wore


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Related to wore: wore out

wore

 (wôr)
v.
Past tense of wear.

wore

(wɔː)
vb
the past tense of wear1

wear

(wɛər)

v. wore, worn, wear•ing,
n. v.t.
1. to carry or have on the body or about the person as a covering, support, ornament, or the like: to wear a coat; to wear a wig.
2. to bear or have in one's aspect or appearance: to wear a smile.
3. to cause to deteriorate, diminish, or waste by some constant or repetitive action: The waves have worn these rocks.
4. to make (a hole, channel, way, etc.) by such action.
5. to consume gradually by use or any continued process: Illness had worn the bloom from her cheeks.
6. to weary; fatigue; exhaust.
7. to pass (time) gradually or tediously (usu. fol. by away or out).
8. Naut. to bring (a vessel) on another tack by turning until the wind is on the stern.
v.i.
9. to undergo gradual impairment, diminution, reduction, etc., from use, attrition, or other causes.
10. to retain shape, color, firmness, etc., under continued use or strain: a strong fabric that will wear.
11. (of time) to pass, esp. slowly or tediously (often fol. by on or away): As the day wore on, we grew more discouraged.
12. wear down,
a. to make or become shabbier, smaller, or more aged by wearing: to wear down the heels of one's shoes.
b. to make or become weary; tire.
c. to prevail upon or over by persistence; overcome: to wear down the opposition.
13. wear off, to diminish slowly or gradually or to diminish in effect; disappear: The drug began to wear off.
14. wear out,
a. to make or become unfit or useless through hard or extended use: to wear out clothes.
b. to expend, consume, or remove, esp. slowly or gradually.
c. to exhaust, as by continued strain; weary.
n.
15. the act of wearing; use, as of a garment: articles for winter wear.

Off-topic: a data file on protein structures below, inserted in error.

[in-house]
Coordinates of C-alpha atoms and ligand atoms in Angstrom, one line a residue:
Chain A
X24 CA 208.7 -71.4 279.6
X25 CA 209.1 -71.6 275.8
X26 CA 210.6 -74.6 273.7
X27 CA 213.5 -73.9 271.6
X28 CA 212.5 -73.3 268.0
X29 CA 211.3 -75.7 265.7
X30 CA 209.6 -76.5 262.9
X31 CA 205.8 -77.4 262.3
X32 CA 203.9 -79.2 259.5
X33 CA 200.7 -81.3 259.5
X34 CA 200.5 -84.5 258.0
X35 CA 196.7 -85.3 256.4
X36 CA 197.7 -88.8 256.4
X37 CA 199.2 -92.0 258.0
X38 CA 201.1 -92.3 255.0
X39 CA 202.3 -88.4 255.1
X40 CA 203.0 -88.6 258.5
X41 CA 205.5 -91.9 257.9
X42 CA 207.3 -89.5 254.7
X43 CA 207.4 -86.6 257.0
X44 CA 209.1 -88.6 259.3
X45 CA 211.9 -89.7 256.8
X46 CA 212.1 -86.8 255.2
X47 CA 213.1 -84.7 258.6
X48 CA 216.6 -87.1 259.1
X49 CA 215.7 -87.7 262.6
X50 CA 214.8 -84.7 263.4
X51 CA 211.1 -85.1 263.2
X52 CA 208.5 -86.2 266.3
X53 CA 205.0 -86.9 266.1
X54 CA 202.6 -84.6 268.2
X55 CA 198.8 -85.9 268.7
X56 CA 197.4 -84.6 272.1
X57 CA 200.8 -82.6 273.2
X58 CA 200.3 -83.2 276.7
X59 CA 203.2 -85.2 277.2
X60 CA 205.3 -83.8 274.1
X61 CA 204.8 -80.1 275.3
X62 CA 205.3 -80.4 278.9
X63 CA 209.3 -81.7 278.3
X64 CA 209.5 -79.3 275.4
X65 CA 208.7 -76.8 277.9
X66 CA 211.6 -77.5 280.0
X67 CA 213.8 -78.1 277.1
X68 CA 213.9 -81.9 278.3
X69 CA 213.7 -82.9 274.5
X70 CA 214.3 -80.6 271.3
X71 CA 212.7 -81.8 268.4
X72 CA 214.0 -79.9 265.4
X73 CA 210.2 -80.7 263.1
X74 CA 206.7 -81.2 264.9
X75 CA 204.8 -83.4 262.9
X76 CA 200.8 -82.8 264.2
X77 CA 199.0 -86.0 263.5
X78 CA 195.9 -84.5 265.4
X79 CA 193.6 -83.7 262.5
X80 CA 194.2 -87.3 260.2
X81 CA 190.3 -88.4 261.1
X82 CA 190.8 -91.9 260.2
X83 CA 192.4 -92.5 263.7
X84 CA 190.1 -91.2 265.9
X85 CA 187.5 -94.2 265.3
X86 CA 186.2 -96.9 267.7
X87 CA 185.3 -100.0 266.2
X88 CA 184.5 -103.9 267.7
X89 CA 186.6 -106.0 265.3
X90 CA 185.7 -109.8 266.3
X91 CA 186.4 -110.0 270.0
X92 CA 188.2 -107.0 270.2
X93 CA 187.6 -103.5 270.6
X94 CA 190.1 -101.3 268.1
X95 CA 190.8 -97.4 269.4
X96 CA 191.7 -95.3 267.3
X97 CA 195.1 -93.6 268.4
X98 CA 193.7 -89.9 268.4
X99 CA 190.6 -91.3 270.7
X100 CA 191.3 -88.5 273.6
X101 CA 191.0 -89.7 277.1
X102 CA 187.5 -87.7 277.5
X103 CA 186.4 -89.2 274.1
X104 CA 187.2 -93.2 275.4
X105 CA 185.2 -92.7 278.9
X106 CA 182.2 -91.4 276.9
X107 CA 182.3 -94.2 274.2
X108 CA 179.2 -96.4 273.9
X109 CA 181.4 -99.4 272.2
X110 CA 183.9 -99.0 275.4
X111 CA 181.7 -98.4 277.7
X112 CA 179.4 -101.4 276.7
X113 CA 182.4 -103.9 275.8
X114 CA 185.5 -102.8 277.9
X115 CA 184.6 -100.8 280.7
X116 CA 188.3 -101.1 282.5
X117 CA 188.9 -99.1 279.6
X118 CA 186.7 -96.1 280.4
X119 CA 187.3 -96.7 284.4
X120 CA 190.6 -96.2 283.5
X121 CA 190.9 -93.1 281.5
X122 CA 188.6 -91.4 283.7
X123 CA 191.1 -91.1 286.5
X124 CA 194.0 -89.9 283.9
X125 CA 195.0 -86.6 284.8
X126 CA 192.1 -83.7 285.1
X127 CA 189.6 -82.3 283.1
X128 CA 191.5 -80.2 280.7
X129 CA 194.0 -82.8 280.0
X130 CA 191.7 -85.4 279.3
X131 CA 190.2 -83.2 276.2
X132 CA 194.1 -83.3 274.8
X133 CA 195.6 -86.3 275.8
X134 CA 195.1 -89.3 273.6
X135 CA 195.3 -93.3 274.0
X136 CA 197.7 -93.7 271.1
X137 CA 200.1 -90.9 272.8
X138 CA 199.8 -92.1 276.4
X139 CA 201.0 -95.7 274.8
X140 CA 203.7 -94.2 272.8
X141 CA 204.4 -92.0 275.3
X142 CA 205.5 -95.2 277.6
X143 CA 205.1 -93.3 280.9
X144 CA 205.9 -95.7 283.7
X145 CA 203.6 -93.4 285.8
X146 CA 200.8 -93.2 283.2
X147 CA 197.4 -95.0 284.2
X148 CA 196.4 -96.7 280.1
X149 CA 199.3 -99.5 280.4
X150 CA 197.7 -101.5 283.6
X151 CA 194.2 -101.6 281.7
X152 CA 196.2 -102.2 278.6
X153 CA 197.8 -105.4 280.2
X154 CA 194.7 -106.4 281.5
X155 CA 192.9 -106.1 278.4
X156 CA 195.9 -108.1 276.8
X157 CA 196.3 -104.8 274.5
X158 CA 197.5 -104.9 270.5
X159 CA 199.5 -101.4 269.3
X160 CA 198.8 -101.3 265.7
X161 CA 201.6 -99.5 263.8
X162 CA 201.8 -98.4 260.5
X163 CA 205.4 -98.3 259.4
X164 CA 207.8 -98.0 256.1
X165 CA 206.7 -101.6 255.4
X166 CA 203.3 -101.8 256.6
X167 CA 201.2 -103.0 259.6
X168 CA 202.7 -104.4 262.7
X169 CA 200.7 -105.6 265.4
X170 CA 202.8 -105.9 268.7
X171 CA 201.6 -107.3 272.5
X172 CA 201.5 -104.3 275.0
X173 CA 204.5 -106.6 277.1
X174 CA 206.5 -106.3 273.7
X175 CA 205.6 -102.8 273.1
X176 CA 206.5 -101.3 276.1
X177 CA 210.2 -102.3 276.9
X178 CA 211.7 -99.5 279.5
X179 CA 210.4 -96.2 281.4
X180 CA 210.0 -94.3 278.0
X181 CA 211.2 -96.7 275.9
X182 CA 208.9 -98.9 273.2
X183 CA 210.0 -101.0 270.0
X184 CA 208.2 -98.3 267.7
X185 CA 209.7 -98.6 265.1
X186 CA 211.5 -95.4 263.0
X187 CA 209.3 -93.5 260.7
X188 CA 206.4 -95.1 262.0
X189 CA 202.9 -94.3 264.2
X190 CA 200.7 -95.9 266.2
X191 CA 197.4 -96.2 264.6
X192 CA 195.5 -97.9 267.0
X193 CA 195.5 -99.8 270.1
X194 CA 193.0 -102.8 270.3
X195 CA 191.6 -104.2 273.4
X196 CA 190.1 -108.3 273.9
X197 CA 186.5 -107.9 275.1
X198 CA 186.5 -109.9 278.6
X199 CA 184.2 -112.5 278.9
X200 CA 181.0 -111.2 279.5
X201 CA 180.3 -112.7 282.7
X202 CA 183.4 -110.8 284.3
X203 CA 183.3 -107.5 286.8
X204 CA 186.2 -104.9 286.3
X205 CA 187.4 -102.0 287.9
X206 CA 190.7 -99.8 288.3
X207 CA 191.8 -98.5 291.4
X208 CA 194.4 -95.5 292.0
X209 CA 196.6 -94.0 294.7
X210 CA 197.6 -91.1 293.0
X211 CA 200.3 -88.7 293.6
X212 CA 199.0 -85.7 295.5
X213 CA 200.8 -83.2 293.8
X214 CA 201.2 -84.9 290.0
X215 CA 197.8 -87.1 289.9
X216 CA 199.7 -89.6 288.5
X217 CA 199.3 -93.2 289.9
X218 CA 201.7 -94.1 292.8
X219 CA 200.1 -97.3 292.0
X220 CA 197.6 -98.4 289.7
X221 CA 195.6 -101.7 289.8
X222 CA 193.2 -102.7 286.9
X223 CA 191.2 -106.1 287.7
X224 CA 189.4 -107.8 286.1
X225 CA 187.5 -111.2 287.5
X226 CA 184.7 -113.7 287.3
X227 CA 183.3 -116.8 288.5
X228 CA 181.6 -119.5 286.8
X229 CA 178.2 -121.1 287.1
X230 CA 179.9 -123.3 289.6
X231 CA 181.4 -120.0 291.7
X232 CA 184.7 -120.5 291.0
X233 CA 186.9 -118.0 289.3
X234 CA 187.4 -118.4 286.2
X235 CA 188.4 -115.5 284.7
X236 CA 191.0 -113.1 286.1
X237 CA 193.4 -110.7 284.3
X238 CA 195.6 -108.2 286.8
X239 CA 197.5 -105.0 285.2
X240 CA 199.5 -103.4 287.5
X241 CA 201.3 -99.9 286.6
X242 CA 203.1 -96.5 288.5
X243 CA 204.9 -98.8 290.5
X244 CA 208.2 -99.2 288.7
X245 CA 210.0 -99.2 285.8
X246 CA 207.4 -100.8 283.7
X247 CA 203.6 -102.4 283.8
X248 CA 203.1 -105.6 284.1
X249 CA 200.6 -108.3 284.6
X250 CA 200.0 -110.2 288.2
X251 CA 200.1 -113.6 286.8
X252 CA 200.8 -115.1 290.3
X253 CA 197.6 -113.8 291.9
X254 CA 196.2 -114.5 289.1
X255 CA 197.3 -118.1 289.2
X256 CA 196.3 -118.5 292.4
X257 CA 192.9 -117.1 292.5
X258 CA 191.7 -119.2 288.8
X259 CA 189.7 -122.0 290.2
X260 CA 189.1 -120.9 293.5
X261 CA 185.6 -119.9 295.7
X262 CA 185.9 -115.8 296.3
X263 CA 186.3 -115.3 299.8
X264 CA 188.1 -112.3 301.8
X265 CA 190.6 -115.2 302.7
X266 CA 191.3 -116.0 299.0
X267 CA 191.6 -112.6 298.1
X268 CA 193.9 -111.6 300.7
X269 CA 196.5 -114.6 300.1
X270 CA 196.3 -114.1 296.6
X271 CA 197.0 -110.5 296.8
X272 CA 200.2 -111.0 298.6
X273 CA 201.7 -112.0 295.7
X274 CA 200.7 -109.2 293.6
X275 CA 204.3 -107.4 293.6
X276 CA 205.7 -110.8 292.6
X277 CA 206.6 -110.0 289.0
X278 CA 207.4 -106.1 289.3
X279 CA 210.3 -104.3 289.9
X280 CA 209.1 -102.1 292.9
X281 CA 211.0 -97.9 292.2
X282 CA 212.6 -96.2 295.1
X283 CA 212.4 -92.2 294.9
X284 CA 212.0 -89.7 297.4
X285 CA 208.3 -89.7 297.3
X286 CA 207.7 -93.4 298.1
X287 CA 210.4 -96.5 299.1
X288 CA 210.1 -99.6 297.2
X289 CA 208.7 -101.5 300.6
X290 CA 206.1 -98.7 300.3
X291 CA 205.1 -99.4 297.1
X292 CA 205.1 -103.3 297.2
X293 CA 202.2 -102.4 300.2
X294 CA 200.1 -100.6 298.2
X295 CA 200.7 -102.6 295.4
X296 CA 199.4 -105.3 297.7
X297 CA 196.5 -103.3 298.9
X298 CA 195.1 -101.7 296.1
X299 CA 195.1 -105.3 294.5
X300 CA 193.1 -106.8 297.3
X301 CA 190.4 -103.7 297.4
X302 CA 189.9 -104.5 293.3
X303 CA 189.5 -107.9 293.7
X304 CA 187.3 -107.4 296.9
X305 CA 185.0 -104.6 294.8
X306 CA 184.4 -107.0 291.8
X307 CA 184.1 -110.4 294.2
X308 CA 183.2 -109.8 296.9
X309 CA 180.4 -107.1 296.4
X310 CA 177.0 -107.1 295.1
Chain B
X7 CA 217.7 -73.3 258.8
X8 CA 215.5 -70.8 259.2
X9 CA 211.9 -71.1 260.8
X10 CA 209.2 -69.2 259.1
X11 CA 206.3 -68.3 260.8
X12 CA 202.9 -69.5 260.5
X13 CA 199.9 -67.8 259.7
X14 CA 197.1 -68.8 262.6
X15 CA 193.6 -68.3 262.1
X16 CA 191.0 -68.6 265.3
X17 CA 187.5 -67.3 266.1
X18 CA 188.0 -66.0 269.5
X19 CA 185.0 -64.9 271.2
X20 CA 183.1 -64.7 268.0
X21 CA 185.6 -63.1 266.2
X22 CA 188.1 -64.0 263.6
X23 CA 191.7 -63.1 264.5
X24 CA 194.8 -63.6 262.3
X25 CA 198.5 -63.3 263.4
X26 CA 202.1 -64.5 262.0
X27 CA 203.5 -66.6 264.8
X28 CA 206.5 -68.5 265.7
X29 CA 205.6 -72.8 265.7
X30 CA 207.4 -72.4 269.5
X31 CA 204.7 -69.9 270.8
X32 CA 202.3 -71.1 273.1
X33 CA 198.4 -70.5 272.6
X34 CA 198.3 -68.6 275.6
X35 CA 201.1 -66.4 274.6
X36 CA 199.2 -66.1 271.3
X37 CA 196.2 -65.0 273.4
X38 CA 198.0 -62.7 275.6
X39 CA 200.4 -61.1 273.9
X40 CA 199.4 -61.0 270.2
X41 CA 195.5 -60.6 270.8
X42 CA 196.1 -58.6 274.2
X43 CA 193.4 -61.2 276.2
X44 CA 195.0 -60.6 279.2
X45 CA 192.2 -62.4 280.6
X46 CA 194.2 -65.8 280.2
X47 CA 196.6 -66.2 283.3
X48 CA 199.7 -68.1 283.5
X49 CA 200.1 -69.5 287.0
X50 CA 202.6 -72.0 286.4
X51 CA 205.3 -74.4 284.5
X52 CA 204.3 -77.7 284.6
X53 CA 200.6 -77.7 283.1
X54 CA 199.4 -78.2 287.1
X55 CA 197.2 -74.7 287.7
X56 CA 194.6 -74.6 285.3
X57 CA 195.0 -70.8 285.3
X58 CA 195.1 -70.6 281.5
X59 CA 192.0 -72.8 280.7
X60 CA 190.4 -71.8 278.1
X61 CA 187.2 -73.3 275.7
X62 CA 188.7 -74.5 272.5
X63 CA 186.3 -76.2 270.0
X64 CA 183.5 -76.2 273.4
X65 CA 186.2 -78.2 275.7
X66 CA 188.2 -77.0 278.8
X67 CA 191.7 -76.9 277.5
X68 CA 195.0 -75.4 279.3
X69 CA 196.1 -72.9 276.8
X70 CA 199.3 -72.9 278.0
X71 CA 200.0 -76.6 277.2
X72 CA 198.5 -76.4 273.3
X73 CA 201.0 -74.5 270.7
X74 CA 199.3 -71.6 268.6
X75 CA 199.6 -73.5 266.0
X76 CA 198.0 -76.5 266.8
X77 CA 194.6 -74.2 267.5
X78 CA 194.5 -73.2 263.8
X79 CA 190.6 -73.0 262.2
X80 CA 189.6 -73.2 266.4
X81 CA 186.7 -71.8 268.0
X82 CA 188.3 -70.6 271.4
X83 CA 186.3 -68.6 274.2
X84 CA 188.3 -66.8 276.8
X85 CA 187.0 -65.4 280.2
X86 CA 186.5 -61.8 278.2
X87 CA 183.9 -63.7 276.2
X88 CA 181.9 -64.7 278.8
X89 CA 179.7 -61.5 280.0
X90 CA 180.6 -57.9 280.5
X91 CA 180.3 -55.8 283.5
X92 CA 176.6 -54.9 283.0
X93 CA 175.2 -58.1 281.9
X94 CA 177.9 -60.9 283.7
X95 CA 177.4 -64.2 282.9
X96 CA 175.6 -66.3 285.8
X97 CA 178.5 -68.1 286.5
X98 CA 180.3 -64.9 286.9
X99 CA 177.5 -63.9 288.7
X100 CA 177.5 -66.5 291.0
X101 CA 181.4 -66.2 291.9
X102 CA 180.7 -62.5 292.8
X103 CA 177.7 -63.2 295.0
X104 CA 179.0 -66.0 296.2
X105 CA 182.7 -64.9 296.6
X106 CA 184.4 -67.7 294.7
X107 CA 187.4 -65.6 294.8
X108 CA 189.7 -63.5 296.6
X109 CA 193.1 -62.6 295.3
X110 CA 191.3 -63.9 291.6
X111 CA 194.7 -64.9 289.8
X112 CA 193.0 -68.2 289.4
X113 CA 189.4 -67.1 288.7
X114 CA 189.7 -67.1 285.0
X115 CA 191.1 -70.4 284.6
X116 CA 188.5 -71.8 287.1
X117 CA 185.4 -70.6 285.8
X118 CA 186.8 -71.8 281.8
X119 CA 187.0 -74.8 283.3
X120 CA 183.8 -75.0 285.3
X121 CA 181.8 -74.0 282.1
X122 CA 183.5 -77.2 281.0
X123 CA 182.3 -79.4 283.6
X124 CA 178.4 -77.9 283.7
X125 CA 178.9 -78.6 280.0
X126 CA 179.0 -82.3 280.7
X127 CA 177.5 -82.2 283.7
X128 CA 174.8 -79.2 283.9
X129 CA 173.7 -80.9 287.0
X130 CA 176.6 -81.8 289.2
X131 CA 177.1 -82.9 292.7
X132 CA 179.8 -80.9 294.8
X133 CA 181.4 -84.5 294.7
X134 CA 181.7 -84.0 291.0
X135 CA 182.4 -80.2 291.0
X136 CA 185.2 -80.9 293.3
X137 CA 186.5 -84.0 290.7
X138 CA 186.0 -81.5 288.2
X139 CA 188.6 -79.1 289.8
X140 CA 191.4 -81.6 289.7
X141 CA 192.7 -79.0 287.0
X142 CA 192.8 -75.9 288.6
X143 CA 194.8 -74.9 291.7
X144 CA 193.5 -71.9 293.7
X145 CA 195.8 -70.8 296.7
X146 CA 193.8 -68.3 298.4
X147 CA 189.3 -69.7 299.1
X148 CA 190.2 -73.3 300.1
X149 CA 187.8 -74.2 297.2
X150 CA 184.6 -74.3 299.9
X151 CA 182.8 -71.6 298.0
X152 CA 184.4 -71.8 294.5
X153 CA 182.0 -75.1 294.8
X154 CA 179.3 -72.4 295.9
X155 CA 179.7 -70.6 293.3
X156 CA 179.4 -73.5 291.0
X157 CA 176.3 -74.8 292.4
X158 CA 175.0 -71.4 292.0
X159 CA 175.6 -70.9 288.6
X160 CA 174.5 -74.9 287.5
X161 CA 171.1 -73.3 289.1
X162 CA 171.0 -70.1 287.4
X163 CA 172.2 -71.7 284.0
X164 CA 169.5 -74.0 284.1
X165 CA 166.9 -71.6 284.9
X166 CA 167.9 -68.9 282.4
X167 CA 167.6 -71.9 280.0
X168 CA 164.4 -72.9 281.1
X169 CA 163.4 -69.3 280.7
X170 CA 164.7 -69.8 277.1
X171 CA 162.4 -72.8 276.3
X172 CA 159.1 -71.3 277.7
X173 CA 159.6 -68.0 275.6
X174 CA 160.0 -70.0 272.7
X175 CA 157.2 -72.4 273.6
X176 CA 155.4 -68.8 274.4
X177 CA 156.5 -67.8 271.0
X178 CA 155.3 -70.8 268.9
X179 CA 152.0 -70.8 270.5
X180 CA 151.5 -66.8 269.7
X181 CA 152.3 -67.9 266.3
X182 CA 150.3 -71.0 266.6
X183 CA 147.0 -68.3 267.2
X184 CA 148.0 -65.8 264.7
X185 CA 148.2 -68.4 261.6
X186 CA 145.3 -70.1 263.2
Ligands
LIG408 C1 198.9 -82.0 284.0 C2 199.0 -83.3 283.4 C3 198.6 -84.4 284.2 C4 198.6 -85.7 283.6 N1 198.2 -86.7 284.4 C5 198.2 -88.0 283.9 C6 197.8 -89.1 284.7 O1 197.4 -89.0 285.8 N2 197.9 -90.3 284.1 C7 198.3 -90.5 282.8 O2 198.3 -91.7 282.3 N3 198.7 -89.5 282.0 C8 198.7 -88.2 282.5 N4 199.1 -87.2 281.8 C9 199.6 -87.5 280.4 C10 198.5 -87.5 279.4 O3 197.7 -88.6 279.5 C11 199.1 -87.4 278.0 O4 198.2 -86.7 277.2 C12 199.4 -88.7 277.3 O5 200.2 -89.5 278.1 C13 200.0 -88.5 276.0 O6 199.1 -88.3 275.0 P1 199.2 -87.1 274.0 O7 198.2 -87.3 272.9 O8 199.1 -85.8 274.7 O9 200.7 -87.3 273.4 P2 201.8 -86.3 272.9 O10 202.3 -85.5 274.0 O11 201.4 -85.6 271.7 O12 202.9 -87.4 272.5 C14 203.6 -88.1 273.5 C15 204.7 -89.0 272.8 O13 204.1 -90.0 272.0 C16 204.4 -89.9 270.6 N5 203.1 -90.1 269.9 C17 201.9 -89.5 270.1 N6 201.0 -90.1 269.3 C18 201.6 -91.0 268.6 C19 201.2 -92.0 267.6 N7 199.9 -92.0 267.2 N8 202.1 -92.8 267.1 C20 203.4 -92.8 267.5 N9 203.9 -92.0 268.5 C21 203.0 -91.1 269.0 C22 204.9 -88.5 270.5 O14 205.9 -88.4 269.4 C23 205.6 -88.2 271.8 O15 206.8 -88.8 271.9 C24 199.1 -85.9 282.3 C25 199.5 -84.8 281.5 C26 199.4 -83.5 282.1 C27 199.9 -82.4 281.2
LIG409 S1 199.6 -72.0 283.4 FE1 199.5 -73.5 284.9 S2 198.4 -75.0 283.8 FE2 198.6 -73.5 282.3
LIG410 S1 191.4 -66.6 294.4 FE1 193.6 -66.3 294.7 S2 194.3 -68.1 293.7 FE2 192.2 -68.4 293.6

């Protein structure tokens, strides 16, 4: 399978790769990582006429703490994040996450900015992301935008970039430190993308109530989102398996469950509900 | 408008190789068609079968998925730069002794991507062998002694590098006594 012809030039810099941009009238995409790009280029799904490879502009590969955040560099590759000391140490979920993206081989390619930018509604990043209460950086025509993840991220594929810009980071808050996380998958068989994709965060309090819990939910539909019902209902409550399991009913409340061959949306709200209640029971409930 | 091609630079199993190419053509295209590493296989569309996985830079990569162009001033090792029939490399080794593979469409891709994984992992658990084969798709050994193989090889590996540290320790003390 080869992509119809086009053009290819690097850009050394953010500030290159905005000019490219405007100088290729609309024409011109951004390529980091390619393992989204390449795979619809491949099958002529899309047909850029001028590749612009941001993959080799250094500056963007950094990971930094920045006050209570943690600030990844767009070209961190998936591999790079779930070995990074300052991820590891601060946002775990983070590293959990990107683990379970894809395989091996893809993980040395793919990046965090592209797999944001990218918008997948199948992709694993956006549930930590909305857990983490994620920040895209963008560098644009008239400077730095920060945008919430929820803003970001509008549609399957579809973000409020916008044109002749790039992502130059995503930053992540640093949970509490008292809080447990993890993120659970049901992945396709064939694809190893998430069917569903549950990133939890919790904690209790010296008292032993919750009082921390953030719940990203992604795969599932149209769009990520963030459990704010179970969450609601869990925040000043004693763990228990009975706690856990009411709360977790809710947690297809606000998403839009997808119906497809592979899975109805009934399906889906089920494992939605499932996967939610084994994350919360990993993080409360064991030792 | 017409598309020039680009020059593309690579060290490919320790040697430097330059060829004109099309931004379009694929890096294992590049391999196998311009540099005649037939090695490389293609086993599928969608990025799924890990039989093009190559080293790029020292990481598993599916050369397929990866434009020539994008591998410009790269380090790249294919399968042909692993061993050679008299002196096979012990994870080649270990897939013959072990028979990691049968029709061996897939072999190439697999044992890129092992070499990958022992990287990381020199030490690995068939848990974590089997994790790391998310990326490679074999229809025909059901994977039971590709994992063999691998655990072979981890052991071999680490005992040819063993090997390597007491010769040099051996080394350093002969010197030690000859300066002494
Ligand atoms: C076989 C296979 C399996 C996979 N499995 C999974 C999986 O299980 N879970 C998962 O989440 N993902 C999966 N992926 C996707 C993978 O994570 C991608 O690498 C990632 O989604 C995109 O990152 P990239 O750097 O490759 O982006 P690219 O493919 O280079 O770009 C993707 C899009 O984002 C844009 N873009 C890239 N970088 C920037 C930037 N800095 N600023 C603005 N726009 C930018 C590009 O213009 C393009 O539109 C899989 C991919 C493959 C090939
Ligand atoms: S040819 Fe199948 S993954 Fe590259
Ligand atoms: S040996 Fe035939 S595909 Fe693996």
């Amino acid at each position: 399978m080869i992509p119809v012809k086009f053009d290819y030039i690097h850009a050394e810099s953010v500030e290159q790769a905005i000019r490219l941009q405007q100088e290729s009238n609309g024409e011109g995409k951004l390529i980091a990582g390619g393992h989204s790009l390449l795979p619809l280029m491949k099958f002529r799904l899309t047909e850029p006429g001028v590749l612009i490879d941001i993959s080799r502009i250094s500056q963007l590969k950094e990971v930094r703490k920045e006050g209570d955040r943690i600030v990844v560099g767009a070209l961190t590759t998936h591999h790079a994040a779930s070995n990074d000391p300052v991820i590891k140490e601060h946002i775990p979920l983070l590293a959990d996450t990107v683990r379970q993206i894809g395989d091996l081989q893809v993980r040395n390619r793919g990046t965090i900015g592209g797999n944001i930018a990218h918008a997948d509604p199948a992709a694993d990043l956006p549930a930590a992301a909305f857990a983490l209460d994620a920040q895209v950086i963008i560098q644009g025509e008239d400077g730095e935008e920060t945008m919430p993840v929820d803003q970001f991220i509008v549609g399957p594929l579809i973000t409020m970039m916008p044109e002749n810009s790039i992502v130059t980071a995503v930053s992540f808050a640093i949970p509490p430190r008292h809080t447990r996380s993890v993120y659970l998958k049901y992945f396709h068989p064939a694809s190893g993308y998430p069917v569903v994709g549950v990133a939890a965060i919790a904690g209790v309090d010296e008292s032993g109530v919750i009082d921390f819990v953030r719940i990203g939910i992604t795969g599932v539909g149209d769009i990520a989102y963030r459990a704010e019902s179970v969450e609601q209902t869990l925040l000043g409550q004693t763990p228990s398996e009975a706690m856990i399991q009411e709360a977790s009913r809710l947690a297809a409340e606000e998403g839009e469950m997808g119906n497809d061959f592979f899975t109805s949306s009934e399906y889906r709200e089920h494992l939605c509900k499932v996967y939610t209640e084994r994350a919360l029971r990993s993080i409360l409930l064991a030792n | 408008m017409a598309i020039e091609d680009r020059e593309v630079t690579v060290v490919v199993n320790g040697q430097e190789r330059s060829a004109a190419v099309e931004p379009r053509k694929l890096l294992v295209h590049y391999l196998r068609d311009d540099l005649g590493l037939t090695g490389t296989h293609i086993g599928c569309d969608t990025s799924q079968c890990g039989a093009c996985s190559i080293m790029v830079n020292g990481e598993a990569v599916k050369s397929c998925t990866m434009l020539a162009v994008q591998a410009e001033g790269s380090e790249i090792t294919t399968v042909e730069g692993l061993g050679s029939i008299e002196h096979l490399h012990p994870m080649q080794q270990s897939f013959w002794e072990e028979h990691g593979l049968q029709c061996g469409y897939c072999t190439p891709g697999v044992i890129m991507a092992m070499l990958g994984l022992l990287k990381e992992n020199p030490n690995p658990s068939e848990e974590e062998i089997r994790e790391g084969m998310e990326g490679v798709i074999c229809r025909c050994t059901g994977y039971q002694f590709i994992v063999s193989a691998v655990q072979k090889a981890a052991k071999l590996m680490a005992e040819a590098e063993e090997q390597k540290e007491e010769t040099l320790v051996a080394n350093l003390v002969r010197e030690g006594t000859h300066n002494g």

16. the state of being worn, as on the person.
17. clothing or other articles for wearing, esp. for a particular function, fashion, or type of person (often used in combination): sleepwear; sportswear.
18. gradual impairment, wasting, diminution, etc., as from use.
19. the quality of resisting deterioration with use; durability.
Idioms:
wear thin,
a. to diminish; weaken: My patience is wearing thin.
b. to become less appealing, interesting, tolerable, etc.
[before 900; Middle English weren to have (clothes) on, waste, damage, Old English werian, c. Old Saxon werian, Old High German werien, Old Norse verja, Gothic wasjan to clothe; akin to Latin vestis clothing (see vest)]
wear′er, n.
Translations

wore

pret de wear
References in classic literature ?
Laurie didn't seem to know where to begin, but Jo's eager questions soon set him going, and he told her how he had been at school in Vevay, where the boys never wore hats and had a fleet of boats on the lake, and for holiday fun went on walking trips about Switzerland with their teachers.
In the office he wore also a linen duster with huge pockets into which he continually stuffed scraps of paper.
All right, then I'll cut along," Tom said, and he wore a relieved air.
He wore the rings and pins and badges of different fraternal orders to which he belonged.
at least I thought so; but I knew my mother always wore one when she went out, and all horses did when they were grown up; and so, what with the nice oats, and what with my master's pats, kind words, and gentle ways, I got to wear my bit and bridle.
Around her head she wore a hoop of flame-red poppies.
We had often noticed that many of the students wore a colored silk band or ribbon diagonally across their breasts.
Now, as for this pretty doll, my little Alice," said Grandfather, "I wish you could have seen what splendid dresses the ladies wore in those times.
She was dressed now just as she was to be in the evening, with a tucker made of "real" lace, which her aunt had lent her for this unparalleled occasion, but with no ornaments besides; she had even taken out her small round ear-rings which she wore every day.
In summer time the men went entirely naked; in the winter and in bad weather the men wore a small robe, reaching to the middle of the thigh, made of the skins of animals, or of the wool of the mountain sheep.
They wore the cast-off graces of the gentry; - and this, I believe, involves the best definition of the class.
On the feet were some old boots with blue tops, such as every man wore in this country, and the figure was raised above the stalks of corn by means of the pole stuck up its back.